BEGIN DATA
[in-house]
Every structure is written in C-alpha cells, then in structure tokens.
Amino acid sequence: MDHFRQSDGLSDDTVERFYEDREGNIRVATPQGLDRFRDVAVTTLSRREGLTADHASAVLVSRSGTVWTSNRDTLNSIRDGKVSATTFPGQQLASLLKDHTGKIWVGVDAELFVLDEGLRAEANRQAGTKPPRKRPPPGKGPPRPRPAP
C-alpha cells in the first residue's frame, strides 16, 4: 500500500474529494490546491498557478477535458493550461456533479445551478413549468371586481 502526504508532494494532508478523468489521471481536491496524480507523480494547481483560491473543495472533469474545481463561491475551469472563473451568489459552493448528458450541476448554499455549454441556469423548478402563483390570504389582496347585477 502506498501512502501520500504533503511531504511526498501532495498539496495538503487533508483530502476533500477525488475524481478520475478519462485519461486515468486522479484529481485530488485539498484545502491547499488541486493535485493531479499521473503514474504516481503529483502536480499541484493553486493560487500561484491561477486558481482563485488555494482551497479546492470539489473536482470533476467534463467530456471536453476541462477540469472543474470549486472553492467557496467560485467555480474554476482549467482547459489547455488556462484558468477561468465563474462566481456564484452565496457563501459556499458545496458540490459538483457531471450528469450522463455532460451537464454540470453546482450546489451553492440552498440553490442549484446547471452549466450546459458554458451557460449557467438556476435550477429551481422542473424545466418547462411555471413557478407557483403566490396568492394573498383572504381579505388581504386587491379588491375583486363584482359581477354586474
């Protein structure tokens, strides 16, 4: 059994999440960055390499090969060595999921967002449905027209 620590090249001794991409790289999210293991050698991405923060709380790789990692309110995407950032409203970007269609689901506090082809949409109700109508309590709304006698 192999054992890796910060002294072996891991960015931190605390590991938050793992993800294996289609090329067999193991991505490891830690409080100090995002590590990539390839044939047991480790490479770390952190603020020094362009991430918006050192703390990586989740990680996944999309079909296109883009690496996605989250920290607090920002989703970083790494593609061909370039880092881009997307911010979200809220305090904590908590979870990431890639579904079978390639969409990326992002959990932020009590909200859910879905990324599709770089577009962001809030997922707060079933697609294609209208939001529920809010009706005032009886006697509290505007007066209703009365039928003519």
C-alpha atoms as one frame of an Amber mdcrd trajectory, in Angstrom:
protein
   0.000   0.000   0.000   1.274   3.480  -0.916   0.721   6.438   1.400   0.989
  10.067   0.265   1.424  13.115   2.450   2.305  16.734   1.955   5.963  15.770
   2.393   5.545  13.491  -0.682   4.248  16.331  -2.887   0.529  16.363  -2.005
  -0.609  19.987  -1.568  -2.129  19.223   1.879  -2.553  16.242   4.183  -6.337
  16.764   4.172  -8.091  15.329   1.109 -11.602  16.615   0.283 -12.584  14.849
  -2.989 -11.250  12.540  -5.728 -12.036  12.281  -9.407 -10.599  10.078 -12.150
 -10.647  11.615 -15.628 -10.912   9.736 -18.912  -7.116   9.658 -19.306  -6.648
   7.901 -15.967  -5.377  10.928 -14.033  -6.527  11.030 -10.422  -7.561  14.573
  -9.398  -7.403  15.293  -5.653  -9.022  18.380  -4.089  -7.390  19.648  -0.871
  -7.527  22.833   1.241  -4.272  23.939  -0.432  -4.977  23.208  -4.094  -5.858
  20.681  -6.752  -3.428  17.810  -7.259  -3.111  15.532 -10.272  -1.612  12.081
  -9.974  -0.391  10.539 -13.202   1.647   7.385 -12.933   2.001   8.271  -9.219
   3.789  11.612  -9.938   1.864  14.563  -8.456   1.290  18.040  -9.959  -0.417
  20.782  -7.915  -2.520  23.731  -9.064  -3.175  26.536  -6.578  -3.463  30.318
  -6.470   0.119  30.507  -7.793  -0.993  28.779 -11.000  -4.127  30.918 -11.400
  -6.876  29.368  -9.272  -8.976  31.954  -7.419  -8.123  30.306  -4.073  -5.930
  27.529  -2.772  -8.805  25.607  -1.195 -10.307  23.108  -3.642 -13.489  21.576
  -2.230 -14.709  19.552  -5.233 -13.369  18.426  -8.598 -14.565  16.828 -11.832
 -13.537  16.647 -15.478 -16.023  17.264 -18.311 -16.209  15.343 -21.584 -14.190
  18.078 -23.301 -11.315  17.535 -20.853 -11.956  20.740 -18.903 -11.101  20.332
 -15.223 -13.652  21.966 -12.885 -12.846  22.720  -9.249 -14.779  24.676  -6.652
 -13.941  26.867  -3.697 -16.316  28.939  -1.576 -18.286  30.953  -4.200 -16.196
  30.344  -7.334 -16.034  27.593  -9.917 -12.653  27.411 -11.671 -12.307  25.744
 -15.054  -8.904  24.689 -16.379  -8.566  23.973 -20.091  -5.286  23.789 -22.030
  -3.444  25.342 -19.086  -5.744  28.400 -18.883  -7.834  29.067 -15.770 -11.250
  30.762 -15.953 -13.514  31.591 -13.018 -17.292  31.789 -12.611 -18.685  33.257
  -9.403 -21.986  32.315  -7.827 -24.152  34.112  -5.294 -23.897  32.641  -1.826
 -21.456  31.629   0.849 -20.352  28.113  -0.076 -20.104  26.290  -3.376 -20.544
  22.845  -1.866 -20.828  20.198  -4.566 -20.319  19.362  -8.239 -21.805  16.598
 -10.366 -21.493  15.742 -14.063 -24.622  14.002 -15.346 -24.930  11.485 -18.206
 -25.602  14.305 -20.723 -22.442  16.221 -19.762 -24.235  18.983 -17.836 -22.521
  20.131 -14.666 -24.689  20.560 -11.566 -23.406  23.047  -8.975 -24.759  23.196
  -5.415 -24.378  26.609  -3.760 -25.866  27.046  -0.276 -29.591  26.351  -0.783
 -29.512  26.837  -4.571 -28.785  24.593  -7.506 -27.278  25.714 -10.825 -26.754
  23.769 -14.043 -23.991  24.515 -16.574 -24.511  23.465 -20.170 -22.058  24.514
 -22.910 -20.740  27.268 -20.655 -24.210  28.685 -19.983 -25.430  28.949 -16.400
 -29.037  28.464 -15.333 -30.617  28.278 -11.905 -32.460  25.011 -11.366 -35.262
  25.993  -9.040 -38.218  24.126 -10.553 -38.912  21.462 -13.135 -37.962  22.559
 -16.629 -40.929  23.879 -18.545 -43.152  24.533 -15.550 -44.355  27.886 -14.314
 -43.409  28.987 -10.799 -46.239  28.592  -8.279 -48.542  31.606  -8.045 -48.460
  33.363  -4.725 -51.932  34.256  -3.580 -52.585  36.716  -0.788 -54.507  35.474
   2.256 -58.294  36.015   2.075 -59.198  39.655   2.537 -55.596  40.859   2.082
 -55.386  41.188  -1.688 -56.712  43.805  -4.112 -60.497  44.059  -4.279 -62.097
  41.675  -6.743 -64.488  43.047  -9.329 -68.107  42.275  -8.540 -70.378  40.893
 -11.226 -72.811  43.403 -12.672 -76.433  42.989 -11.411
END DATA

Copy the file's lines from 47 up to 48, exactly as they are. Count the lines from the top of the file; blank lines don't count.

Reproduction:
 -43.409  28.987 -10.799 -46.239  28.592  -8.279 -48.542  31.606  -8.045 -48.460
  33.363  -4.725 -51.932  34.256  -3.580 -52.585  36.716  -0.788 -54.507  35.474